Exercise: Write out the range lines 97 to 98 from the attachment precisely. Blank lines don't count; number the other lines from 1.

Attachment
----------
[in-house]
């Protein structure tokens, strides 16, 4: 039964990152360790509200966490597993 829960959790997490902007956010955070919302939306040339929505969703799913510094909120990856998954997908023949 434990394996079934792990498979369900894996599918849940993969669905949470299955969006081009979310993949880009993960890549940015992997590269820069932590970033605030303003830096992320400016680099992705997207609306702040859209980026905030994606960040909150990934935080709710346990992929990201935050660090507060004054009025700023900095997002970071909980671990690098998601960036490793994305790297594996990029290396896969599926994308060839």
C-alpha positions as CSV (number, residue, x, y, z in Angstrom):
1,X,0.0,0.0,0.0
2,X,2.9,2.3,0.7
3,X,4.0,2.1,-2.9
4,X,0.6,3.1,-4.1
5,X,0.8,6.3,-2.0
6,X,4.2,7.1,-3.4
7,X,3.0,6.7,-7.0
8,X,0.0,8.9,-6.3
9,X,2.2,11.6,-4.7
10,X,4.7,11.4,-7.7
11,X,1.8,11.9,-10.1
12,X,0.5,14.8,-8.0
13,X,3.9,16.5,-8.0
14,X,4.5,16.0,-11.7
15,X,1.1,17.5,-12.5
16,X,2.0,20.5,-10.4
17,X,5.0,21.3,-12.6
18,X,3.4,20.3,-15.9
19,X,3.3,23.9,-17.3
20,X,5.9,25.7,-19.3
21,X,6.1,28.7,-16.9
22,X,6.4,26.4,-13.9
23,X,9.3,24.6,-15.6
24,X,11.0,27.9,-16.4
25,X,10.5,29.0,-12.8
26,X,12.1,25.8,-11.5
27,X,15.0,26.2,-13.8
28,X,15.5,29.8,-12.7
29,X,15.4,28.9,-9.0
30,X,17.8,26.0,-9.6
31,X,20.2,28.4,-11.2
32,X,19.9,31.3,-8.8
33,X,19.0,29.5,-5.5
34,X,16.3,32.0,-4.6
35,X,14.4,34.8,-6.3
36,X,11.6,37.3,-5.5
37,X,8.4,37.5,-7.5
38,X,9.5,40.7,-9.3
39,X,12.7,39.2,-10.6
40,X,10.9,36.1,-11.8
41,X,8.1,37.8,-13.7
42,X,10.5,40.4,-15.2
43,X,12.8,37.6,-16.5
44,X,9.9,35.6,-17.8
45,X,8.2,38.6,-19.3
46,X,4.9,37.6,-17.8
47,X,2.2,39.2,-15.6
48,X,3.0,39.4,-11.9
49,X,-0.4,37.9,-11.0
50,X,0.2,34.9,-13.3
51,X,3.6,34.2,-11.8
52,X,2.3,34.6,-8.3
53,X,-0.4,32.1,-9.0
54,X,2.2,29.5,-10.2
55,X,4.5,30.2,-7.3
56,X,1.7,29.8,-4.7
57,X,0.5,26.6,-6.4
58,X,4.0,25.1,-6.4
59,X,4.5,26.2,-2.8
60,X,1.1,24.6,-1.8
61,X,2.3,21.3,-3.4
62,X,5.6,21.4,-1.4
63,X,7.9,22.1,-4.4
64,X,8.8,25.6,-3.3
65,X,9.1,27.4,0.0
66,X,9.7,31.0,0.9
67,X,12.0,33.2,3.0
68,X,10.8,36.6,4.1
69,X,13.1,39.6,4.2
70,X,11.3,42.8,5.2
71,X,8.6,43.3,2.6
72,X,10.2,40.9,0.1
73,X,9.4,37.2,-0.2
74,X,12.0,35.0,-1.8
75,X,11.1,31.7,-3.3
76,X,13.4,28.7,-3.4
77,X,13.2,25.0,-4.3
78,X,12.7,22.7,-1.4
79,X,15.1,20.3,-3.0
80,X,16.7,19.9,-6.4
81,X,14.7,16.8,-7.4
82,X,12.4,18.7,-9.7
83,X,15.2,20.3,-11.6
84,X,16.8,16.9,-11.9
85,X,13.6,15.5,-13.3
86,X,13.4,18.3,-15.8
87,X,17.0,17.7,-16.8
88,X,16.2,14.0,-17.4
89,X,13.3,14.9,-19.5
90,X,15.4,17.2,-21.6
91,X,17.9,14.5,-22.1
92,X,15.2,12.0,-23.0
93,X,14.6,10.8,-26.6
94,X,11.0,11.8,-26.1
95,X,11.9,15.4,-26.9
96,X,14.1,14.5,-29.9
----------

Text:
94,X,11.0,11.8,-26.1
95,X,11.9,15.4,-26.9